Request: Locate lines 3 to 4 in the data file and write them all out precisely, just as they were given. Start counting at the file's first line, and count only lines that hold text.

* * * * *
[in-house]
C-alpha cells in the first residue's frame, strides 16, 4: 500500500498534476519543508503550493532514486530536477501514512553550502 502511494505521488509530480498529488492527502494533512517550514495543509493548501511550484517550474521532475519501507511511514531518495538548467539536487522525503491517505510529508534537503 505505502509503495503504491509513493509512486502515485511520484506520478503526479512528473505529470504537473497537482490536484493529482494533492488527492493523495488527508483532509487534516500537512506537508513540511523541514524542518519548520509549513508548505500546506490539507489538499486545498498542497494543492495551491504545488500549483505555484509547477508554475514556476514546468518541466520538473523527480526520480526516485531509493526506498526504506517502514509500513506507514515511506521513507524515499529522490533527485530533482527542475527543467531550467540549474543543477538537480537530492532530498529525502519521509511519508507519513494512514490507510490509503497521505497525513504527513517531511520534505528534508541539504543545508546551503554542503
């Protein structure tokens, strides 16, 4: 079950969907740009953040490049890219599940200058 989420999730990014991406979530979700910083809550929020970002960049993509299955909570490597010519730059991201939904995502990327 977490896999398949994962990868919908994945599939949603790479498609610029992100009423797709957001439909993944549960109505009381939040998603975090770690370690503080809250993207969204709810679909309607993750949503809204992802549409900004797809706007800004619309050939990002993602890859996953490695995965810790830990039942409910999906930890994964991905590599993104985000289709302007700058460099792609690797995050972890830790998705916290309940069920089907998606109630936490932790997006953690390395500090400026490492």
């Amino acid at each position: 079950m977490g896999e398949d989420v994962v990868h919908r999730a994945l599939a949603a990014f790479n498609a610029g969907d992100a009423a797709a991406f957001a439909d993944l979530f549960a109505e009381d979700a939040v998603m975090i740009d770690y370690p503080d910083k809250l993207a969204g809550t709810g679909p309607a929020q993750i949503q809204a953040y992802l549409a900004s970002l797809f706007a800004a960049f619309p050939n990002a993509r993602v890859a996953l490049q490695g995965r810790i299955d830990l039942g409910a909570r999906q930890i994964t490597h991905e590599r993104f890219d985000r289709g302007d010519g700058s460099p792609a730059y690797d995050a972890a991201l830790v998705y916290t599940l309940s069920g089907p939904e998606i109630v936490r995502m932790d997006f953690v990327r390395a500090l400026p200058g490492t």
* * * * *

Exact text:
């Protein structure tokens, strides 16, 4: 079950969907740009953040490049890219599940200058 989420999730990014991406979530979700910083809550929020970002960049993509299955909570490597010519730059991201939904995502990327 977490896999398949994962990868919908994945599939949603790479498609610029992100009423797709957001439909993944549960109505009381939040998603975090770690370690503080809250993207969204709810679909309607993750949503809204992802549409900004797809706007800004619309050939990002993602890859996953490695995965810790830990039942409910999906930890994964991905590599993104985000289709302007700058460099792609690797995050972890830790998705916290309940069920089907998606109630936490932790997006953690390395500090400026490492």
């Amino acid at each position: 079950m977490g896999e398949d989420v994962v990868h919908r999730a994945l599939a949603a990014f790479n498609a610029g969907d992100a009423a797709a991406f957001a439909d993944l979530f549960a109505e009381d979700a939040v998603m975090i740009d770690y370690p503080d910083k809250l993207a969204g809550t709810g679909p309607a929020q993750i949503q809204a953040y992802l549409a900004s970002l797809f706007a800004a960049f619309p050939n990002a993509r993602v890859a996953l490049q490695g995965r810790i299955d830990l039942g409910a909570r999906q930890i994964t490597h991905e590599r993104f890219d985000r289709g302007d010519g700058s460099p792609a730059y690797d995050a972890a991201l830790v998705y916290t599940l309940s069920g089907p939904e998606i109630v936490r995502m932790d997006f953690v990327r390395a500090l400026p200058g490492t």